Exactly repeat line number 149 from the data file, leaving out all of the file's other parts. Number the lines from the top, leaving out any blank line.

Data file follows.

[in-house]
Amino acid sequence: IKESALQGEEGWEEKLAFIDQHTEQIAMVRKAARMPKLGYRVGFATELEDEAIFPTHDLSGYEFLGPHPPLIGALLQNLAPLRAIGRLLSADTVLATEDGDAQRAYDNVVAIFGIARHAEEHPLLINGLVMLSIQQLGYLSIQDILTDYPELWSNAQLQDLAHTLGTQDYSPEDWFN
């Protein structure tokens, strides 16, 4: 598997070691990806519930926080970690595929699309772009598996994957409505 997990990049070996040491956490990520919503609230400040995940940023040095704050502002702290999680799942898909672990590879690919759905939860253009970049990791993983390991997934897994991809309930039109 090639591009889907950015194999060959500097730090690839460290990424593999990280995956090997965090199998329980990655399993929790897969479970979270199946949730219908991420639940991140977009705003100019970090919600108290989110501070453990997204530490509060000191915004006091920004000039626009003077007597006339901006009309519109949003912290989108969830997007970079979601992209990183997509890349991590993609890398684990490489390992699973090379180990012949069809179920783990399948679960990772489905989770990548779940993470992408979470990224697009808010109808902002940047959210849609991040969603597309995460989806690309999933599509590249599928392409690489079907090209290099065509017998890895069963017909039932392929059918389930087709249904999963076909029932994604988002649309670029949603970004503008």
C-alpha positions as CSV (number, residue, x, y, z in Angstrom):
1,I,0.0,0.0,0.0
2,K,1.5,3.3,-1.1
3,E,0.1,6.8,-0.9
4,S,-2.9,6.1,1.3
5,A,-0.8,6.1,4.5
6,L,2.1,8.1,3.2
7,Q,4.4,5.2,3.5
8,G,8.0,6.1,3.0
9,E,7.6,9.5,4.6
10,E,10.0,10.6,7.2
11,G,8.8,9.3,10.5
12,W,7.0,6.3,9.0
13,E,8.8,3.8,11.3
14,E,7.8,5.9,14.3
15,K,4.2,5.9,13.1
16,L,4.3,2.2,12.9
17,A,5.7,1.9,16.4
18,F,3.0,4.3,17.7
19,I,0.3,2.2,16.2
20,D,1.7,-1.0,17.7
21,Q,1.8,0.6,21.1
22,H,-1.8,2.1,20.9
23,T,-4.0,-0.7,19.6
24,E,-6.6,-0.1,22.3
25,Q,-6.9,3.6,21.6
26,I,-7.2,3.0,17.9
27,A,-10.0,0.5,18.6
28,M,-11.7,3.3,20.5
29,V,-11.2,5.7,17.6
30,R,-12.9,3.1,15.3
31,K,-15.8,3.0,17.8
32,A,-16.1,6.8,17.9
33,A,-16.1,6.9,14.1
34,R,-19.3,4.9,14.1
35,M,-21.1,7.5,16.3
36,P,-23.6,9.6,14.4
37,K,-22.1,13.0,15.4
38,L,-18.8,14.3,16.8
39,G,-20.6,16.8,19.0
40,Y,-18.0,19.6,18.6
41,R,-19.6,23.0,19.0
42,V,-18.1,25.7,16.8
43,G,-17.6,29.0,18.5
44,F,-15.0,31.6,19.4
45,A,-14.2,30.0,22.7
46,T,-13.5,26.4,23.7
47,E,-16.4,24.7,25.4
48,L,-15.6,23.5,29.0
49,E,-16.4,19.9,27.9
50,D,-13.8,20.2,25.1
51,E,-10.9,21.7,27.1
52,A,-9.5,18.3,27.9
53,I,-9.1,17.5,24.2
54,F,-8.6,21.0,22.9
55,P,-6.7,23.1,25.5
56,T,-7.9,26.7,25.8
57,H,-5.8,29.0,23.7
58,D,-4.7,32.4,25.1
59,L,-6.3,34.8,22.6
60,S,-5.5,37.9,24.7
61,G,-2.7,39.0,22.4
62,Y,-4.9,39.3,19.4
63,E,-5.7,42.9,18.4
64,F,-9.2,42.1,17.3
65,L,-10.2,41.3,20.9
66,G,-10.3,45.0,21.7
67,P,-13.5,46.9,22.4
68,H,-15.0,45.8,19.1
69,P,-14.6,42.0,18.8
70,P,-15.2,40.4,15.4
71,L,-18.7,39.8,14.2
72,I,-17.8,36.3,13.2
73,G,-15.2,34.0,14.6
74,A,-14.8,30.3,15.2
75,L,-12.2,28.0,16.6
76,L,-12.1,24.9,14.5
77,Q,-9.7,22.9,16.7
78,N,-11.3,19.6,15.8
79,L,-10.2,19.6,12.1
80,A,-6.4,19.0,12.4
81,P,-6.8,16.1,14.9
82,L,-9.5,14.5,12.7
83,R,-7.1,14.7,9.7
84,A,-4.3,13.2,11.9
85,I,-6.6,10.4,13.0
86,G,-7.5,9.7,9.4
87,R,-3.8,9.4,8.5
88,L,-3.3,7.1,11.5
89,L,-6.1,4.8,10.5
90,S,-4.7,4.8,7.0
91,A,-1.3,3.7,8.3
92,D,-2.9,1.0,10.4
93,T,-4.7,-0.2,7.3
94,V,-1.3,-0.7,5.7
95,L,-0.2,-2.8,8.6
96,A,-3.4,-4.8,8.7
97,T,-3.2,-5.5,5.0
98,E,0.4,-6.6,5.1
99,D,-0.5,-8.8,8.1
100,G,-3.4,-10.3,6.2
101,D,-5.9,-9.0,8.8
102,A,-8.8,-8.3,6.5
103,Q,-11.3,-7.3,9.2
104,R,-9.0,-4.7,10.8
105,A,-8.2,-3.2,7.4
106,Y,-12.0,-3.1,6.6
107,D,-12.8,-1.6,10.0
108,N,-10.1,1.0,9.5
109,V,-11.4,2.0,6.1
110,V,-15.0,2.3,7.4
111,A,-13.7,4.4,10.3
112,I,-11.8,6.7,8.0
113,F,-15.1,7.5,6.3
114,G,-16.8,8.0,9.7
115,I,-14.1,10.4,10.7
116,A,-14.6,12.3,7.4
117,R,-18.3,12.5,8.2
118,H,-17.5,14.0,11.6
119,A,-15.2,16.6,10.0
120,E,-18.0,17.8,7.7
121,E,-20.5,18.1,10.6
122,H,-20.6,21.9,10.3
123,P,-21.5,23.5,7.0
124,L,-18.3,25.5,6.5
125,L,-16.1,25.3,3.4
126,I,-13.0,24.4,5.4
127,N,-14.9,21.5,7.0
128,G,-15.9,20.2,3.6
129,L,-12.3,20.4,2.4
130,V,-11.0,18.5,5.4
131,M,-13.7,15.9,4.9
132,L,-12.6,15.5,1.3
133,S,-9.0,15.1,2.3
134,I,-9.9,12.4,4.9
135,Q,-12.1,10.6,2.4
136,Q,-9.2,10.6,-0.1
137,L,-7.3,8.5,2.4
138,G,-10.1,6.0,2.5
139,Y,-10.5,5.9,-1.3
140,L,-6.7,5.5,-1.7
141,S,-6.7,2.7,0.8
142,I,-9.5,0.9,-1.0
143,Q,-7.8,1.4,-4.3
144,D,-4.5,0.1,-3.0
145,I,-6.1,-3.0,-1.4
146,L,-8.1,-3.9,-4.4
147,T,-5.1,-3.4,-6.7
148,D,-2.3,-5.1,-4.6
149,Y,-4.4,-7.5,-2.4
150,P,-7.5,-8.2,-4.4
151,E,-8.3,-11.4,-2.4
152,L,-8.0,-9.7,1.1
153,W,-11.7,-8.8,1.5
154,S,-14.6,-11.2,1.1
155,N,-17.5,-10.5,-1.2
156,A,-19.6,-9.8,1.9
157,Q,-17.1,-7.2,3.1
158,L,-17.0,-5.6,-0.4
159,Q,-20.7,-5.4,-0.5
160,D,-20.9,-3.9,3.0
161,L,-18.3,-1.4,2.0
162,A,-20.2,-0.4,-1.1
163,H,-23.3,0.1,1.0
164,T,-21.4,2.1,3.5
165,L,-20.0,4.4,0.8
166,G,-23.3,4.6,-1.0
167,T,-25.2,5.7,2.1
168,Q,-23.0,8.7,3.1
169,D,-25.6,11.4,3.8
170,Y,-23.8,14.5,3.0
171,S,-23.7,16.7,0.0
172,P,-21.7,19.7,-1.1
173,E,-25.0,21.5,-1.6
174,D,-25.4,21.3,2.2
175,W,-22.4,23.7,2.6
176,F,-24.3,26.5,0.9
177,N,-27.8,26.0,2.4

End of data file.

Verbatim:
145,I,-6.1,-3.0,-1.4